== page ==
# Stronger version of Besicovitch covering theorem

I'm wondering if the following strengthening of the Besicovitch covering theorem holds: Suppose $$A\subset\mathbb R^n$$ is a bounded subset and suppose $$x\mapsto r_x$$ is a function $$A\to(0,\infty)$$. Is it possible to choose constants $$0<\lambda<1$$ and $$N\in\mathbb N$$ (both depending only on the dimension $$n$$) so that there exists a countable subset $$C\subset A$$ such that the following two statements hold?

(1) the collection of balls $$\{B(x,\lambda r_x)\}_{x\in C}$$ covers $$A$$ and,

(2) we have the pointwise inequality $$\sum_{x\in C} \chi_{B(x,r_x)}\le N$$ (where $$\chi_E$$ denotes the indicator function of a set $$E$$). In words, no point of $$\mathbb R^n$$ is contained in more than $$N$$ of the balls $$B(x,r_x)$$ (with $$x\in C$$).

If we replaced $$\lambda$$ by $$1$$, this statement would be true as a consequence of the usual Besicovitch covering theorem. I'm somewhat stuck trying to modify that proof to get this stronger statement (I would just like $$\lambda$$ to be strictly smaller than $$1$$, it can be as close to $$1$$ as we like).

Is this stronger version with some $$0<\lambda<1$$ true? If not, is there an easy counterexample? If it is true, a proof (or sketch/hint/reference) would be appreciated!

If it helps to answer the question, I don't mind adding the additional assumption that $$A$$ is actually a compact set (i.e., its closed in addition to being bounded) and $$x\mapsto r_x$$ is a continuous (or even Lipschitz) function.

I think the statement is false. Consider $$n = 1$$. Let $$A = \{x_i\}_{i \in \mathbb{N}}$$ where $$x_i = 2^{-i}$$.

Define $$r_i$$ as follows: if $$k^2 \leq i < (k+1)^2$$, let $$r_i = 2^{-i} - 2^{-(k+1)^2}$$.

Notice that $$x_{k^2}$$ only belongs to $$B(x_{k^2}, r_{k^2})$$ and no other ball. So any cover of $$A$$ must include all of $$B(x_{k^2}, \lambda r_{k^2})$$.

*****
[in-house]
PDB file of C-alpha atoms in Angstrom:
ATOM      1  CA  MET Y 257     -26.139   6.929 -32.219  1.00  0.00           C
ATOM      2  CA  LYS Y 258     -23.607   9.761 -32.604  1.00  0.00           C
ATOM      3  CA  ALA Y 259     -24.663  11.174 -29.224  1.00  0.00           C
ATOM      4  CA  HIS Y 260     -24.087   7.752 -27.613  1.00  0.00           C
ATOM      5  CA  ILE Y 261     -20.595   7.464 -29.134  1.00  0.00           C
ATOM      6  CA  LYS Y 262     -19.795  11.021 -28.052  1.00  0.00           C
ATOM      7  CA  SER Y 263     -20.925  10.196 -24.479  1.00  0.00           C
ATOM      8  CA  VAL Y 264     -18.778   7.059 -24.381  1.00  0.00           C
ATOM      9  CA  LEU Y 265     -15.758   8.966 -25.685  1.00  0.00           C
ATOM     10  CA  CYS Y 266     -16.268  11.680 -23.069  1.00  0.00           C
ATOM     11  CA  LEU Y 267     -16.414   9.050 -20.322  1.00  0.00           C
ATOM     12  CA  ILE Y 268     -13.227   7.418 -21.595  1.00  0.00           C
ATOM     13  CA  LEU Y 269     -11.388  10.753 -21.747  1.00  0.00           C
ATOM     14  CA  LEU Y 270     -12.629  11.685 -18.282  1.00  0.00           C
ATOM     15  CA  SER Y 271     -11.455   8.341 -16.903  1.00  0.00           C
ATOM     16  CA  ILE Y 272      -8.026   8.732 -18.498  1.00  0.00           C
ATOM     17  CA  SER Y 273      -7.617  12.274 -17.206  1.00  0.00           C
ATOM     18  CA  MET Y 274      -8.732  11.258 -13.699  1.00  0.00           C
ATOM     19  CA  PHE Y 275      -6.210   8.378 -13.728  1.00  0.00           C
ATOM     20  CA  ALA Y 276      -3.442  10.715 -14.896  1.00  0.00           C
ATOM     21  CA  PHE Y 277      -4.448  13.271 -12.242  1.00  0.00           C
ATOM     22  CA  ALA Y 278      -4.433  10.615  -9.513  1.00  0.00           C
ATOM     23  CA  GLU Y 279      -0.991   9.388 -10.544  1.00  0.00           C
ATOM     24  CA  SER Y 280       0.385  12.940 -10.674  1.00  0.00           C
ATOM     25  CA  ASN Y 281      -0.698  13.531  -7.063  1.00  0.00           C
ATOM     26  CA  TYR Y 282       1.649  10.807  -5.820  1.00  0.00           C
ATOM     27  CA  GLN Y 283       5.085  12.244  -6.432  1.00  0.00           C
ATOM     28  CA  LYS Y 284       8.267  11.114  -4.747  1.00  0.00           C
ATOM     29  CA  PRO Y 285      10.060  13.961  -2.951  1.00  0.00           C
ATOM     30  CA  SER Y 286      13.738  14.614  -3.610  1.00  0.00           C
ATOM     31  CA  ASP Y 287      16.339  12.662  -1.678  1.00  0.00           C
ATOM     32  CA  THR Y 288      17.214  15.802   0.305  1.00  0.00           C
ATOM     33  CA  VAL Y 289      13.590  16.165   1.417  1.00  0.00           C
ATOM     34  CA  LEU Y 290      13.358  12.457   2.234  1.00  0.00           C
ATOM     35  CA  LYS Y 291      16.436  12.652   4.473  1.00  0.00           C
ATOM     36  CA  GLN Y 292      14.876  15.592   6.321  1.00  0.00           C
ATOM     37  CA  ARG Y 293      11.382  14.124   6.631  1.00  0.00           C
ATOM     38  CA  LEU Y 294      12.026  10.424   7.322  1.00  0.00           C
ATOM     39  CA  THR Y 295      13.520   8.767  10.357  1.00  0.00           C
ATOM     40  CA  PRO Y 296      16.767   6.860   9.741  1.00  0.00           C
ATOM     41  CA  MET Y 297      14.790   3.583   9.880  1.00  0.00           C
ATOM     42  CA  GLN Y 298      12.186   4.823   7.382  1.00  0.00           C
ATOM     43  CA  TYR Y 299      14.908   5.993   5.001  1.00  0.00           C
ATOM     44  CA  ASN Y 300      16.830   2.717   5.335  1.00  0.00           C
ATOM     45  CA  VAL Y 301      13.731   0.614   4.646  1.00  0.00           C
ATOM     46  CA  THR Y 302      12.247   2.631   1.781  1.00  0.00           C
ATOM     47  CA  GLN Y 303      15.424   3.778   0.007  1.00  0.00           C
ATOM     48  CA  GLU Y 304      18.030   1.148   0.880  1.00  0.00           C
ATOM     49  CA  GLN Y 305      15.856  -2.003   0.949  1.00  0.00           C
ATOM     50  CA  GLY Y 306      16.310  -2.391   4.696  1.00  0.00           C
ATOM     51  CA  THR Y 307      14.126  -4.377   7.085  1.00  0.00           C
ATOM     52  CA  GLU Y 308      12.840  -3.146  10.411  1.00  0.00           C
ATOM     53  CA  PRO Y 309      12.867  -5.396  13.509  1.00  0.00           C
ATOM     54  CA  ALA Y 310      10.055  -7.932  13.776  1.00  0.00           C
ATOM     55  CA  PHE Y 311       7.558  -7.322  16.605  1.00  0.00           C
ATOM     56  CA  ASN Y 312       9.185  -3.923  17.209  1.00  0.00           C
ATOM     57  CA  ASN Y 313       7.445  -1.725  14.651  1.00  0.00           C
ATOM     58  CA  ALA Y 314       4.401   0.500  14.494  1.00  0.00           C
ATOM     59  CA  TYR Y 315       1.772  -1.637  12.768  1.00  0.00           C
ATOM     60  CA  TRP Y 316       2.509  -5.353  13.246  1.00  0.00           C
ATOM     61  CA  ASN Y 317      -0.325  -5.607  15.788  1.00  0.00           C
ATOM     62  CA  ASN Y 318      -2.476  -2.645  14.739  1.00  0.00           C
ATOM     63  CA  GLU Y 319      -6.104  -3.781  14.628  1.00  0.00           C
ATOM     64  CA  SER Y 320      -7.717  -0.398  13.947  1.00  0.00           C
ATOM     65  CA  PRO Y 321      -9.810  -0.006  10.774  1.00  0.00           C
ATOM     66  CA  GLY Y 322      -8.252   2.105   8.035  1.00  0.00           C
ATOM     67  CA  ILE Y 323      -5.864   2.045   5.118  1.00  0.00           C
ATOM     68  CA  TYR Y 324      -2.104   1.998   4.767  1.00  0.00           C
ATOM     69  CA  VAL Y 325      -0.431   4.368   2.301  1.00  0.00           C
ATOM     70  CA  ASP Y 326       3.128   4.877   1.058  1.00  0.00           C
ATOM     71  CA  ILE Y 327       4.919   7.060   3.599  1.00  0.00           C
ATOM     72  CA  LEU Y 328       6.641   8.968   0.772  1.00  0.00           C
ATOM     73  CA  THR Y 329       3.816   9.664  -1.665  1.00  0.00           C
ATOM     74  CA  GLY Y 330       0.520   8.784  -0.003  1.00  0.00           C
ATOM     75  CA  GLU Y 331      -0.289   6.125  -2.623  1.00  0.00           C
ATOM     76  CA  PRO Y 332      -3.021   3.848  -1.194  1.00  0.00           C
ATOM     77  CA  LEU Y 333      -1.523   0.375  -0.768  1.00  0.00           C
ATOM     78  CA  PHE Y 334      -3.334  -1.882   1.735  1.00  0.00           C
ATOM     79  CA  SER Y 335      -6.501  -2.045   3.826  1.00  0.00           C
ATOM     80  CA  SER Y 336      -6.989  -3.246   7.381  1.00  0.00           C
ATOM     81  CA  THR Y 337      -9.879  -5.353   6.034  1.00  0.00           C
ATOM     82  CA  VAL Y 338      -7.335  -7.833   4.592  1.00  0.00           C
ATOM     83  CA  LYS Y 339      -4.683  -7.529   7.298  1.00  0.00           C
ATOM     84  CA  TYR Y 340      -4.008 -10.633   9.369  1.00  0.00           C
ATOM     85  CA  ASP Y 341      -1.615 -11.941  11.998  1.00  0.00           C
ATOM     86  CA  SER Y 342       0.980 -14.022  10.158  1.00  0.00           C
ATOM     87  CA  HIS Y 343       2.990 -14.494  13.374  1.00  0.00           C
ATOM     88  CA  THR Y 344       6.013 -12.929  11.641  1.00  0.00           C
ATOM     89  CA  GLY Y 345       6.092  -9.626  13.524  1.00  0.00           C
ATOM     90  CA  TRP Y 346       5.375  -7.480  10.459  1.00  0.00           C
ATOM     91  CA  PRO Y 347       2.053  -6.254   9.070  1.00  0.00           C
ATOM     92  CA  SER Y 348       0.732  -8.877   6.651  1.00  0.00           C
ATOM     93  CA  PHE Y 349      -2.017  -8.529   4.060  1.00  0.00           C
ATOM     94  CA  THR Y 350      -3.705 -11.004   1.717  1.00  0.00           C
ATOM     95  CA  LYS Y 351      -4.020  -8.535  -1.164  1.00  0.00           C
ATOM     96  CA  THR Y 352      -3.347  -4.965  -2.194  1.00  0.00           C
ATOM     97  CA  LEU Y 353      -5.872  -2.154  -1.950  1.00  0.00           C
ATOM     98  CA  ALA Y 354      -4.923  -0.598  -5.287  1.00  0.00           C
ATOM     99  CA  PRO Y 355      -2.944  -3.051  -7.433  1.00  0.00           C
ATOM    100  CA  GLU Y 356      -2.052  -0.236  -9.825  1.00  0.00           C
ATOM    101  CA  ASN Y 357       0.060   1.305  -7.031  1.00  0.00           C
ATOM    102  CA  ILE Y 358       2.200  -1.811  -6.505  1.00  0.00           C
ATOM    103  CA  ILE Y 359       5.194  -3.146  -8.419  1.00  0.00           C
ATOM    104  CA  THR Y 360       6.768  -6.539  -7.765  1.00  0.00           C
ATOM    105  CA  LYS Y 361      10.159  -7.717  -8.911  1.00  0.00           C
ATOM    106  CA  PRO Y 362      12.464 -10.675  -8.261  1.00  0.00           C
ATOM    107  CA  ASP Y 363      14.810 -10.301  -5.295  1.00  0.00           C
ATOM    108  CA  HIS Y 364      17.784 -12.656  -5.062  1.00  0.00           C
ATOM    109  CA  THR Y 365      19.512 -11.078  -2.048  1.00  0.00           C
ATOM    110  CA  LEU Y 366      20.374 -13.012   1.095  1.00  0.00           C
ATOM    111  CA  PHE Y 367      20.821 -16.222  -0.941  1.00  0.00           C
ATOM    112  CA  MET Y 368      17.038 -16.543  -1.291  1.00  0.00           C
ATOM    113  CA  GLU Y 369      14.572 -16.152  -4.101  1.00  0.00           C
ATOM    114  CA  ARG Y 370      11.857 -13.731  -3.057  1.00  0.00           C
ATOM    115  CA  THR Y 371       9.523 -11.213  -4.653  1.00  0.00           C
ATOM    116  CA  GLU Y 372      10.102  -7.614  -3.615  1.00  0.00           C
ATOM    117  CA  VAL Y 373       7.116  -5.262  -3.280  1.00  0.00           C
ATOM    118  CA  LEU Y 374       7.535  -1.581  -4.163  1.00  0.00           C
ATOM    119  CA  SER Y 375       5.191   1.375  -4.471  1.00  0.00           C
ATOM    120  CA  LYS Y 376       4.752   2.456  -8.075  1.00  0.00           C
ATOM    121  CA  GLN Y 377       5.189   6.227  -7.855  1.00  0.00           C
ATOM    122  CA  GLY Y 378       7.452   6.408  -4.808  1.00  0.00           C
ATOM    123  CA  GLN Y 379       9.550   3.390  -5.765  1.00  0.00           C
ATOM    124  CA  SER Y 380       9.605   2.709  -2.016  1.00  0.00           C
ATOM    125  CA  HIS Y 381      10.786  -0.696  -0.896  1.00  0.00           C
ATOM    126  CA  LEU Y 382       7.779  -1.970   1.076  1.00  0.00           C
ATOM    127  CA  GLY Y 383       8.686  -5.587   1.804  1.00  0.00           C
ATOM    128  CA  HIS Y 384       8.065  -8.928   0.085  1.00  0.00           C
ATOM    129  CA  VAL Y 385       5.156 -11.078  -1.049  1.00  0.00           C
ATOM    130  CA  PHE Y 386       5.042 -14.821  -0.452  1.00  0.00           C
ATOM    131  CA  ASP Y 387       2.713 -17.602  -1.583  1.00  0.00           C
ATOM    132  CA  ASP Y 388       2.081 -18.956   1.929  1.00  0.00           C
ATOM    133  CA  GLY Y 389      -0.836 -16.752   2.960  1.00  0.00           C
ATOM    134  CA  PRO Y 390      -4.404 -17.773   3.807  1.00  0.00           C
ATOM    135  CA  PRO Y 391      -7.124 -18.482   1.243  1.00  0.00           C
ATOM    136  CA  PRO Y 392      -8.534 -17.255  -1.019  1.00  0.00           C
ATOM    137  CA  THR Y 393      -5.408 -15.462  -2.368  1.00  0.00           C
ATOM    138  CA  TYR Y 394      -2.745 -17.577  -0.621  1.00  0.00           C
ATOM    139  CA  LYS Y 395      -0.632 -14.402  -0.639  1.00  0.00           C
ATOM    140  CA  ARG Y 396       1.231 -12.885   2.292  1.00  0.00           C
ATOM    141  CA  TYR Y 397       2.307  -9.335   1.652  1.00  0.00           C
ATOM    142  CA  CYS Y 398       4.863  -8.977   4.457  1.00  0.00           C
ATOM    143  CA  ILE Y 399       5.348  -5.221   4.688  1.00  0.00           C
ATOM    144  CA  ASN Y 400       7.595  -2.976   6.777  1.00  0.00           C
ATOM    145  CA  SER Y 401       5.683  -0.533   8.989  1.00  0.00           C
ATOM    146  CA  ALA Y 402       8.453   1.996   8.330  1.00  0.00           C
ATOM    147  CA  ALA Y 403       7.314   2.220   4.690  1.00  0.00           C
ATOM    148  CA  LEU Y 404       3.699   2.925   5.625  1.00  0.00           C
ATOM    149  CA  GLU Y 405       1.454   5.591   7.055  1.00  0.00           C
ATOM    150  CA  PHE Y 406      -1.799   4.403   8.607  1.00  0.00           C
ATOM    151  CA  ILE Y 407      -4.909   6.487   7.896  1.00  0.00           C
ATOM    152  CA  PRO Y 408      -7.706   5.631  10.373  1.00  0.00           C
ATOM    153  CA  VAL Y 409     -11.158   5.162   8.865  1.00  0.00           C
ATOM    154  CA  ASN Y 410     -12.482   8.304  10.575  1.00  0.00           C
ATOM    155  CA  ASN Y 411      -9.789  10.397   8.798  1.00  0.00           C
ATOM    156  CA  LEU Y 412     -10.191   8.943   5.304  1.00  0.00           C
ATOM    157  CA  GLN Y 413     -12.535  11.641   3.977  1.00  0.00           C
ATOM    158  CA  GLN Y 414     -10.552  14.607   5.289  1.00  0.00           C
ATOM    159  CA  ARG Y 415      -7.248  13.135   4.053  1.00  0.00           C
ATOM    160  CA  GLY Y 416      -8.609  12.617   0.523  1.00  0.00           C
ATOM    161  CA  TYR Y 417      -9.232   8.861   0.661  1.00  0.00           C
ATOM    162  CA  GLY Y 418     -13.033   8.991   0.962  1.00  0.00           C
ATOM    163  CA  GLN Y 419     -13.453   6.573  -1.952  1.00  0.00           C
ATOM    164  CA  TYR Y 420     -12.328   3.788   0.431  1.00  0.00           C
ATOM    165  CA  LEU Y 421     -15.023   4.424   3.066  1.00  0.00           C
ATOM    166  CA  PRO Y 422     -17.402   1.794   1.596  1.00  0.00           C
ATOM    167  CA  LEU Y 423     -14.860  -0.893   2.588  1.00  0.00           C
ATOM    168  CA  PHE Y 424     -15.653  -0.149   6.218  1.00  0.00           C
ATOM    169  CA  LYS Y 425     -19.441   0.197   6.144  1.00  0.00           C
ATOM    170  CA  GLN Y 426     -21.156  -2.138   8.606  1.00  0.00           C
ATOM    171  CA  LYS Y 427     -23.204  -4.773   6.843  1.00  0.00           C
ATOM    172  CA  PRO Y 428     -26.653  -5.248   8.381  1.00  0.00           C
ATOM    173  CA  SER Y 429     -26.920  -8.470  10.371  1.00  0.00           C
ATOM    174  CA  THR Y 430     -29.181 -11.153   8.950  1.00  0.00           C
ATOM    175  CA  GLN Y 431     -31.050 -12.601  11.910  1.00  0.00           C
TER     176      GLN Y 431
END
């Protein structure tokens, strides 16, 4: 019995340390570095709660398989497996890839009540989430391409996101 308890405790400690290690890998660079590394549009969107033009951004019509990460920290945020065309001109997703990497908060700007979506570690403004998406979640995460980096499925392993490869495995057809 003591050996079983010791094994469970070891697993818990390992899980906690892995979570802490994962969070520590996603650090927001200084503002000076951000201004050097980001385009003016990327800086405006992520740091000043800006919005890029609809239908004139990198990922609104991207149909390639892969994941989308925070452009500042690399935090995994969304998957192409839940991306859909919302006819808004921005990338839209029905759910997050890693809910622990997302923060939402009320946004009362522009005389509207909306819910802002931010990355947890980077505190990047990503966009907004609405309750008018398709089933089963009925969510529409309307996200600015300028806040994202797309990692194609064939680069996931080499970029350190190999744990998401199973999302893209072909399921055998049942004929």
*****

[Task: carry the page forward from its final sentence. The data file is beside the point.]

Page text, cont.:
Let $$\eta = \lceil-\log_2(1 - \lambda)\rceil$$, for $$\lambda < 1$$. Note that $$\eta \in \mathbb{N}$$.

Observe that $$B(x_i, \lambda r_i) \subset B(x_i, \lambda x_i)$$, which means that $$x_{i + \eta} \not\in B(x_i, \lambda r_i)$$.

Now, suppose we have a cover of $$A$$. It must include the point $$x_{k^2}$$. The argument above implies that $$x_{k^2+\eta}$$ is not included. By construction if $$x_{k^2 + \eta}$$ belong to $$B(x_i, \lambda r_i)$$ for some $$i$$, then $$i \leq k^2 + \eta$$. This implies that $$x_{k^2 + 2\eta}$$ cannot belong to whichever ball that covers $$x_{k^2+\eta}$$.

This argument can be iterated $$\sigma$$ times, where $$\sigma$$ is the biggest integer such that $$k^2 + \sigma \eta < (k+1)^2$$, or that $$\sigma = \lfloor (2k+1) / \eta\rfloor$$.

Therefore for any fixed $$\lambda < 1$$, choosing a starting $$k$$ sufficiently large we see that the cover for $$A$$ must include at least $$\lfloor (2k+1) / \eta \rfloor$$ many $$x_i$$ with $$i$$ between $$k^2$$ and $$k^2 + 1$$. The corresponding balls for all these $$x_i$$ have non-empty total intersection, on which set the sum of the characteristic function is at least $$\sigma$$, which can be made arbitrarily large.

Compactness of $$A$$ will not help. I can add to the set $$A$$ the origin which we label as $$x_\infty$$. For any fixed $$\lambda, N$$ I can choose a sufficiently large $$k$$ such that the corresponding $$\sigma > N$$. Then if I take the corresponding $$r_\infty \ll 2^{-(k+2)^2}$$ we would have a counterexample with a compact $$A$$.

As $$A$$ is discrete, obviously $$x_i \mapsto r_i$$ is continuous; even in the compact case we can modify the definitions of $$r_i$$ for $$i > (k+2)^2$$ where $$k$$ is the critical value above so that the radius function is continuous at $$x_\infty$$.

• Very nice! It seems to that you're able to make this construction (and get continuity, even Lipschitzness, of the radius function) because $A$ is "almost discrete" in your example. Do you think an example with $A$ being a compact interval (or ball for $n>1$) can be constructed with the radius function being continuous/Lipschitz? – Mohan Swaminathan Jun 20 '19 at 14:09
• @MohanSwaminathan: I am not sure. I think one should be able to fill in the "gaps" between the discrete points, All the gaps are pretty straightforward EXCEPT the ones between $(2^{-k^2}, 2^{- k^2 + 1})$. The naive extension will of course cause the $r_x$ to be no longer continuous. I think in that interval we can probably linearly change $r_x$ from (on the right) $2^{-k^2}$ to (on the left) $2^{-k^2} - 2^{-(k+1)^2}$. Then up to some (pretty annoying looking) detail checking, the argument should still work, maybe with some small additional changes. – Willie Wong Jun 21 '19 at 16:28